Illustration by Lois Wright for Varsity

Content Note: This article contains discussion of transphobia,  misgendering, and dysphoria

Everyone at the University of Cambridge, and at university in general, will understand the overwhelming, exhilarating, anxiety-inducing time that is being a Fresher. For all of the difficulty in starting university, it’s made clear how supported we are.  However, for trans freshers, and for trans students across all years, this support is not heard quite as loudly.

Cambridge is, for an institution steeped in tradition, generally progressive and seeking to improve, as seen recently when the University rescinded its visiting fellowship offer to Jordan Peterson on the grounds of his explicit anti-LGBTQ+ views. However, despite trans people having always been members of society, it is only in the past few years that trans inclusion has become a priority within the University, for example trans women being accepted into women’s colleges only became policy in 2017.

When the idea of studying at Cambridge became a reality, I was certainly anxious as to how inclusive my new home would be. I purposefully applied to a college with an LGBT+ society and spent hours poring over the resources available to trans students.

The CUSU LGBT+ Campaign has two trans officers, along with a whole campaign dedicated to improving trans inclusivity across campus. Eventually, my fears became excitement for the new prospects university would hold.

But there was a threat to this excitement before I even walked through the gates of my  college. Setting up my CRSid was, although tedious, a symbolic experience that I had achieved something of which to be truly proud of, and yet this was undermined by the realisation that the initials of my previous name had been used. Nevertheless, I emailed my Senior Tutor to correct the mistake, expecting that the issue would be resolved. Instead, I was told that such a change was impossible and that “it won’t be an issue”. A statement that was aimed to comfort my uneasiness, in reality, shed light on the University’s ignorance of trans issues.

Incorrect CRSids create a personal stress by forcing students to use an old name, that many trans people have an uncomfortable relationship with, on a daily basis. More so, fellow students will often inquire, out of curiosity, about the incompatibility of one’s name and their CRSid, leading to trans students having to engage in conversations regarding their birth name, a topic that many find distressing.

In failing to ask for pronouns, supervisors, Directors of Studies and Tutors are failing their students

Even if the impossibility of changing CRSids is genuine, and not just a hassle, the University can still rectify this through asking students the initials they would prefer prior to their ID's manifestation – with the incessant amount of forms and questions that are already sent out, it feels that this would barely make a difference for Cambridge, but a large difference for the student body.

Ironically it was the student reaction I was more worried about prior to my arrival. Yet as our generation waves an increasingly progressive flag, students have been often more supportive than I would have expected. For trans freshers, introductions are challenging: you are asking to be viewed and perceived as someone who you may not yet look like. But asking pronouns is becoming a more common occurrence – my favourite thus far has been in the middle of the Cindies dancefloor, proving that having a good time and being trans-inclusive are not mutually exclusive.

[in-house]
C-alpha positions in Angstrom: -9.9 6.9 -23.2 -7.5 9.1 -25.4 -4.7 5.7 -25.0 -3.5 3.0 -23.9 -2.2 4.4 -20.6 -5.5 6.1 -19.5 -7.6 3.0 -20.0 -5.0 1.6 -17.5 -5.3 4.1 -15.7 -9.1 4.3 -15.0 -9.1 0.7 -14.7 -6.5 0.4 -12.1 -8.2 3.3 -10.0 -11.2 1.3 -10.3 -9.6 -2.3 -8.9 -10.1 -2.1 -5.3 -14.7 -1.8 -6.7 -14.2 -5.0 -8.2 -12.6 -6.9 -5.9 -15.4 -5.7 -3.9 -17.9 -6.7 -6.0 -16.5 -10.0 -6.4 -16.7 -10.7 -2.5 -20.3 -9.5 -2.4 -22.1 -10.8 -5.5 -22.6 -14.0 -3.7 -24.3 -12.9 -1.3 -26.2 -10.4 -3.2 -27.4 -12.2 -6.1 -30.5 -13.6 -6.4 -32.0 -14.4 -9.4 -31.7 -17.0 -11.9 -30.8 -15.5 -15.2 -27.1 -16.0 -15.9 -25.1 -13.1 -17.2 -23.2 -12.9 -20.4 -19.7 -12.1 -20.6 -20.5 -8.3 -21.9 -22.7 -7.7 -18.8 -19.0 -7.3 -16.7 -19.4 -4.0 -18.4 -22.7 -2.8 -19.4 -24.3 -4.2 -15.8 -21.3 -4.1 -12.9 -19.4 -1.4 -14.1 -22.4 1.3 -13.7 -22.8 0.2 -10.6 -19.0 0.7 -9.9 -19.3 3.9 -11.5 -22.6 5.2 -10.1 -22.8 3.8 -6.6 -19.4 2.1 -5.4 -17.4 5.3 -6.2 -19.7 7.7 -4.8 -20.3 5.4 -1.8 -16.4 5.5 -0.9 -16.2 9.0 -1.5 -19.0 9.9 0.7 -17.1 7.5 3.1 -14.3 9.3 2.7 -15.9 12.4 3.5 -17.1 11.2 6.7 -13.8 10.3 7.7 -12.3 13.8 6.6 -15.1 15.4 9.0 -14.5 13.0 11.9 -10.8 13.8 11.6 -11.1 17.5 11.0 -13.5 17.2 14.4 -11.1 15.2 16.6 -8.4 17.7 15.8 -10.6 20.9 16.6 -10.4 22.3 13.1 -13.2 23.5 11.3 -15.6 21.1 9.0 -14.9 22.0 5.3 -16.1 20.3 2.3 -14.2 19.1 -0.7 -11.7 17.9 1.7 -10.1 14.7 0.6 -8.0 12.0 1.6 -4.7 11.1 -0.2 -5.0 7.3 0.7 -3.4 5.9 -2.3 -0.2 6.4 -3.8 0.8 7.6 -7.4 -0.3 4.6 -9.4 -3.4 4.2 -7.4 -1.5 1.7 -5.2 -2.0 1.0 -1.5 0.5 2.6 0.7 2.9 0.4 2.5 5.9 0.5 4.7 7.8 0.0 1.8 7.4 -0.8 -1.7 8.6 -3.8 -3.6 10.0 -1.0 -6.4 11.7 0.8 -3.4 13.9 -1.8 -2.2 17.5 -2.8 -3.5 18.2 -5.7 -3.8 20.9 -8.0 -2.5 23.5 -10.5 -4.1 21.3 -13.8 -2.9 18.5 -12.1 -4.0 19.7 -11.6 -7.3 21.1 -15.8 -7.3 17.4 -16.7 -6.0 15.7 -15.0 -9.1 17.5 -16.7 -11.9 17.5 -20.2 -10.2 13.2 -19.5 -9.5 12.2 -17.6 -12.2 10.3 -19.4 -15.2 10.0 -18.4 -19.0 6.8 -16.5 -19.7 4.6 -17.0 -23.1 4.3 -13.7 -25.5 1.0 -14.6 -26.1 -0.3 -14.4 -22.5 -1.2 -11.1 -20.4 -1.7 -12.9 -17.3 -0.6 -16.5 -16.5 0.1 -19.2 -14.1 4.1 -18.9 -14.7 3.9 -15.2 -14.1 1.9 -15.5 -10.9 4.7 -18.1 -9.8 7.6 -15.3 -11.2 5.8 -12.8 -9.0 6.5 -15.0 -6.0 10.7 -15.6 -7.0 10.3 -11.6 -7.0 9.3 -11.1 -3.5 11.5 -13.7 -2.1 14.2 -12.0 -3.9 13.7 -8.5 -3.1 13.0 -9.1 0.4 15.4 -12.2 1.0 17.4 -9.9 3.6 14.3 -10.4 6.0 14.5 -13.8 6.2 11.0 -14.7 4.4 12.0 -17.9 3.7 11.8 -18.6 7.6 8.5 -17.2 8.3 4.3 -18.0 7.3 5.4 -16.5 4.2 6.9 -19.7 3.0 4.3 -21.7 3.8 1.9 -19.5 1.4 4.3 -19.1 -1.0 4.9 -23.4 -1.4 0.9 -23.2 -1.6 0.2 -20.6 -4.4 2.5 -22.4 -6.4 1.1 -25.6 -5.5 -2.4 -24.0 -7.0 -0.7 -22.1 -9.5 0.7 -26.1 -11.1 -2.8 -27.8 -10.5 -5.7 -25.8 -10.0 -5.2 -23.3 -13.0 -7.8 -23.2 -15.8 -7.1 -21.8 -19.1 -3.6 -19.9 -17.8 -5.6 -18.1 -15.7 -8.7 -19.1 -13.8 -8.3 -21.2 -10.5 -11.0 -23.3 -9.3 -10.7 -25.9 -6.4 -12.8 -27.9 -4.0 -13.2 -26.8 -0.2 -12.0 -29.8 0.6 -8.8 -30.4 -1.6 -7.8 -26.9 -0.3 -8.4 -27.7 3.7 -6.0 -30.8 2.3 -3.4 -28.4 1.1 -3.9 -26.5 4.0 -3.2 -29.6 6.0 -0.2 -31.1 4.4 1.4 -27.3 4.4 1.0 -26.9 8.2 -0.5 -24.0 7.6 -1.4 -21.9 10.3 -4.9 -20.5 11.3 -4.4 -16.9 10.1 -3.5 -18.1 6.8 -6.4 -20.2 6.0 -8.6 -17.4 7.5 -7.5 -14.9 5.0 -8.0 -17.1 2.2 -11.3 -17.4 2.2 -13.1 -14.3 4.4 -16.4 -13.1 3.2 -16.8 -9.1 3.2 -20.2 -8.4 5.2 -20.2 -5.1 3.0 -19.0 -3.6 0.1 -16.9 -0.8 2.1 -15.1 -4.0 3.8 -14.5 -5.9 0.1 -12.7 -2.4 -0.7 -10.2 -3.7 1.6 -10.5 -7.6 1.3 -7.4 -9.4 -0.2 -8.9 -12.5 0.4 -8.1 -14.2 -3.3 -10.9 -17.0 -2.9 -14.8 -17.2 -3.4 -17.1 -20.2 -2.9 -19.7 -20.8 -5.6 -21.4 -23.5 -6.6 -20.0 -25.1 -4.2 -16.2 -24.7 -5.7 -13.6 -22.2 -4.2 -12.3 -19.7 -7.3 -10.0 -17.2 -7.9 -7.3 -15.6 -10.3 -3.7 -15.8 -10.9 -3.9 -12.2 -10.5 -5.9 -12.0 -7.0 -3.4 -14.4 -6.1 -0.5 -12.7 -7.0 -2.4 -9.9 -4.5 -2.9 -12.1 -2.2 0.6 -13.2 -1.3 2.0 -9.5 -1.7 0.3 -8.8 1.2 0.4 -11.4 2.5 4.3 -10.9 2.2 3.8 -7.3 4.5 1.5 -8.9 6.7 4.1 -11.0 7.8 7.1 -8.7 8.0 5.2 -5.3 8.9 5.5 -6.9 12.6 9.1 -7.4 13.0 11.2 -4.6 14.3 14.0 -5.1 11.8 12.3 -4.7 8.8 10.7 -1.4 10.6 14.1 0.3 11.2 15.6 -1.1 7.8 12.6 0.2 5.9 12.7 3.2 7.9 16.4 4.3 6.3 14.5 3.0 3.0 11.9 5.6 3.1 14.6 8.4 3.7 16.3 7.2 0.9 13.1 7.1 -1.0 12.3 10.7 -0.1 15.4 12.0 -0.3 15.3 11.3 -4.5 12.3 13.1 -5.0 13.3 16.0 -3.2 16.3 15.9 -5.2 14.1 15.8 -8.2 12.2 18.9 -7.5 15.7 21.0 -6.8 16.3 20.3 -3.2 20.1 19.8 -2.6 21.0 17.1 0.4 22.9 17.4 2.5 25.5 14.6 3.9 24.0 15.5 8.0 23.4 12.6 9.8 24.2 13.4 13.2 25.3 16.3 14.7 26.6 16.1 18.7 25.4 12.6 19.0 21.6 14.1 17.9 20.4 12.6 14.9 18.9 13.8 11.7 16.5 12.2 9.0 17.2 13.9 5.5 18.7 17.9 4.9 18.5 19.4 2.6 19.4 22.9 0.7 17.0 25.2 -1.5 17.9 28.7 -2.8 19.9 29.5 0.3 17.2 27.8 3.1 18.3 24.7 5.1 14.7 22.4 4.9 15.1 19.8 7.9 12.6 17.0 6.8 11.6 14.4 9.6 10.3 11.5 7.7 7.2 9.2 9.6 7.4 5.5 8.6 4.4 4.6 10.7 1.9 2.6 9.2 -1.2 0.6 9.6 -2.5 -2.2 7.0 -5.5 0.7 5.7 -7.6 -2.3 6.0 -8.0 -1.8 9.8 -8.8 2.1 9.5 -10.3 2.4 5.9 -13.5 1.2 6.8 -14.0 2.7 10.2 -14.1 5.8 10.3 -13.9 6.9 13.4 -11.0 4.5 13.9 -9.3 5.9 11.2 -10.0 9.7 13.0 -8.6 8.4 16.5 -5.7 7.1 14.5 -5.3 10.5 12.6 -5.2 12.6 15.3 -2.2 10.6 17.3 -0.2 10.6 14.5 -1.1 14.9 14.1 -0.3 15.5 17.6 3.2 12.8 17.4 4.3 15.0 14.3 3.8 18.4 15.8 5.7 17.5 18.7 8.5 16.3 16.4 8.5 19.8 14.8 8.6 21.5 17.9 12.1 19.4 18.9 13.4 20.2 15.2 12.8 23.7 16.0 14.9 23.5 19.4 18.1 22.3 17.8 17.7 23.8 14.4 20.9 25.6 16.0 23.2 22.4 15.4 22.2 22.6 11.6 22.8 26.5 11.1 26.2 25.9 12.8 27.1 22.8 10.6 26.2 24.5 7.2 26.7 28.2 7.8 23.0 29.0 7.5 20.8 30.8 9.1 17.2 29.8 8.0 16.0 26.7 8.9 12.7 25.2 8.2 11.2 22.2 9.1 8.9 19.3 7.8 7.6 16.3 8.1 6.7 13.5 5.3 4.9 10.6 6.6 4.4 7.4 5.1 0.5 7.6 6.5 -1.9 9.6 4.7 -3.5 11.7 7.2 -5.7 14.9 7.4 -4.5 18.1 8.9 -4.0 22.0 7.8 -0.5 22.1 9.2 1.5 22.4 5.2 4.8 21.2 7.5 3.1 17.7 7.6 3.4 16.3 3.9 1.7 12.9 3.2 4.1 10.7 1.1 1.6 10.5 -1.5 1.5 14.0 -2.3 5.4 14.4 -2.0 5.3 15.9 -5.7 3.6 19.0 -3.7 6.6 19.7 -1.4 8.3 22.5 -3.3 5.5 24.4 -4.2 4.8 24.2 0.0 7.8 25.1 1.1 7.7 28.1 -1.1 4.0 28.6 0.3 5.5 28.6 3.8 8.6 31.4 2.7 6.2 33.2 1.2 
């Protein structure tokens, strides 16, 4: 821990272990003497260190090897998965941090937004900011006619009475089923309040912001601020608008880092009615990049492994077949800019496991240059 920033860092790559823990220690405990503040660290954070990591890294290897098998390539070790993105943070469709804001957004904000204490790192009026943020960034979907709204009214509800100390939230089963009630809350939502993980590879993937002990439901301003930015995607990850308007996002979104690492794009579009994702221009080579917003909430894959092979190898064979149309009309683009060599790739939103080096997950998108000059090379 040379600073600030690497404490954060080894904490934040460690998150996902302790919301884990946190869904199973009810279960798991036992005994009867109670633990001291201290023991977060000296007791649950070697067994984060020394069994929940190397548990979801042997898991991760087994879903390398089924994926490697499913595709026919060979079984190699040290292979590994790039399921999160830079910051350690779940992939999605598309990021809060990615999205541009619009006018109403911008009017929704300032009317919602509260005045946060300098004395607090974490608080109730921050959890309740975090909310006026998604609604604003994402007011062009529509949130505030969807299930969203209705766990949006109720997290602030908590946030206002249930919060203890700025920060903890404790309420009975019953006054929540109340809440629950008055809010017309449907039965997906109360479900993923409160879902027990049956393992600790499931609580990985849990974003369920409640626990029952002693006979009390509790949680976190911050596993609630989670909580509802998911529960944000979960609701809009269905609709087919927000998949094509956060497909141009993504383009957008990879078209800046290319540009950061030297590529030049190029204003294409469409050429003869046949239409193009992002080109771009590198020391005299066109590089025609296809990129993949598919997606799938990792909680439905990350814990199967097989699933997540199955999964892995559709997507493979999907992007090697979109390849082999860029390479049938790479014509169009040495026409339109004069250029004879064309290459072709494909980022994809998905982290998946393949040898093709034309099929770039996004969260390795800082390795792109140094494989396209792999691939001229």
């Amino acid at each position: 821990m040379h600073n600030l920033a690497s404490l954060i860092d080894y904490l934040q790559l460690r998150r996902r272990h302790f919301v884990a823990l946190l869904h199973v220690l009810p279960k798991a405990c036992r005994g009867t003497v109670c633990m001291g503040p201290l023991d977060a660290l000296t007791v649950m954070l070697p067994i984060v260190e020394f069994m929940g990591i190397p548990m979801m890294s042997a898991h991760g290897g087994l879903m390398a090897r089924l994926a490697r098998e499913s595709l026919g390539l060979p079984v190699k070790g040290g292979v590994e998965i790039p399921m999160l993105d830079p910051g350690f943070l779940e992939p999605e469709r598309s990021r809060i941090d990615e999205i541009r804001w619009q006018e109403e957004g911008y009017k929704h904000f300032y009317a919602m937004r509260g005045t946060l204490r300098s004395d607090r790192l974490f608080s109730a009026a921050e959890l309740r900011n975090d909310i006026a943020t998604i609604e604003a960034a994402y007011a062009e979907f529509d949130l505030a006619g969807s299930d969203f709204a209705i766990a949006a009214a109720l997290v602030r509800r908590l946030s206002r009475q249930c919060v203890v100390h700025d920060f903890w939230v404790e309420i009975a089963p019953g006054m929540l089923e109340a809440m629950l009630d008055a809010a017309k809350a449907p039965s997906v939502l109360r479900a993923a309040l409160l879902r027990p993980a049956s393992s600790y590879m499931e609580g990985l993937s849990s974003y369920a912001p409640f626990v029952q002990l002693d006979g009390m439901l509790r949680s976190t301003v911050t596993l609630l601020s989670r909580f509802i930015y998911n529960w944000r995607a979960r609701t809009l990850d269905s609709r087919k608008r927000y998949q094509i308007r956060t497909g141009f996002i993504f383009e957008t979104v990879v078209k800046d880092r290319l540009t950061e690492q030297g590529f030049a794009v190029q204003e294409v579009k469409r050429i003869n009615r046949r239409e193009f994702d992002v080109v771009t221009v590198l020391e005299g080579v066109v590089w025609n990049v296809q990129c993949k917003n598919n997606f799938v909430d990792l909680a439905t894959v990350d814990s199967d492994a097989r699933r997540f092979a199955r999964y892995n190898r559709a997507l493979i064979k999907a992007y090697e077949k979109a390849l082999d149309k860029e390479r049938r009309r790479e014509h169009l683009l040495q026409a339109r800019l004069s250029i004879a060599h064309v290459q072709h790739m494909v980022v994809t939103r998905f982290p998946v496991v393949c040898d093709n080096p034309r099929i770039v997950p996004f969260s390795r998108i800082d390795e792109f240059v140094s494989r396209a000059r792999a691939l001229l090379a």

As someone who is trans masculine, I am speaking from a place of privilege, and the discrimination against trans women cannot be overlooked. That being said, although unawareness is still prevalent, in my experience, prejudice is less so.


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Unfortunately, this inclusivity seems to remain within the realm of students. Such practices have not been adopted by many members of staff, and in failing to ask for pronouns, supervisors, Directors of Studies and Tutors are failing their students. When walking into your first supervision, the only worry on your mind is academic. Therefore, to have a supervisor misgender you in a space that should be for academic and creative freedom, that room suddenly becomes riddled with dysphoria.

The inability of Cambridge to properly train their staff on how to respect and include trans students, despite being a member of Stonewall’s Diversity Champions Programme, is damaging, especially for a University with supposedly the highest proportion of LGBT+ students in the UK.

With an active LGBT+ Campaign and access to trans-inclusive research and policies being widely available, all staff in Cambridge have no excuse not to include trans students and be educated on our needs.

As an institution that is highly regarded across the globe, Cambridge should be ensuring that trans inclusion is taken into consideration in every aspect of University life. That is not to say that Cambridge has forgotten about trans people. Instead, it is a recognition of the fact that – if the University is to be a place where trans students can feel at home and where they are supported just as much as everyone else – there is still work to be done.

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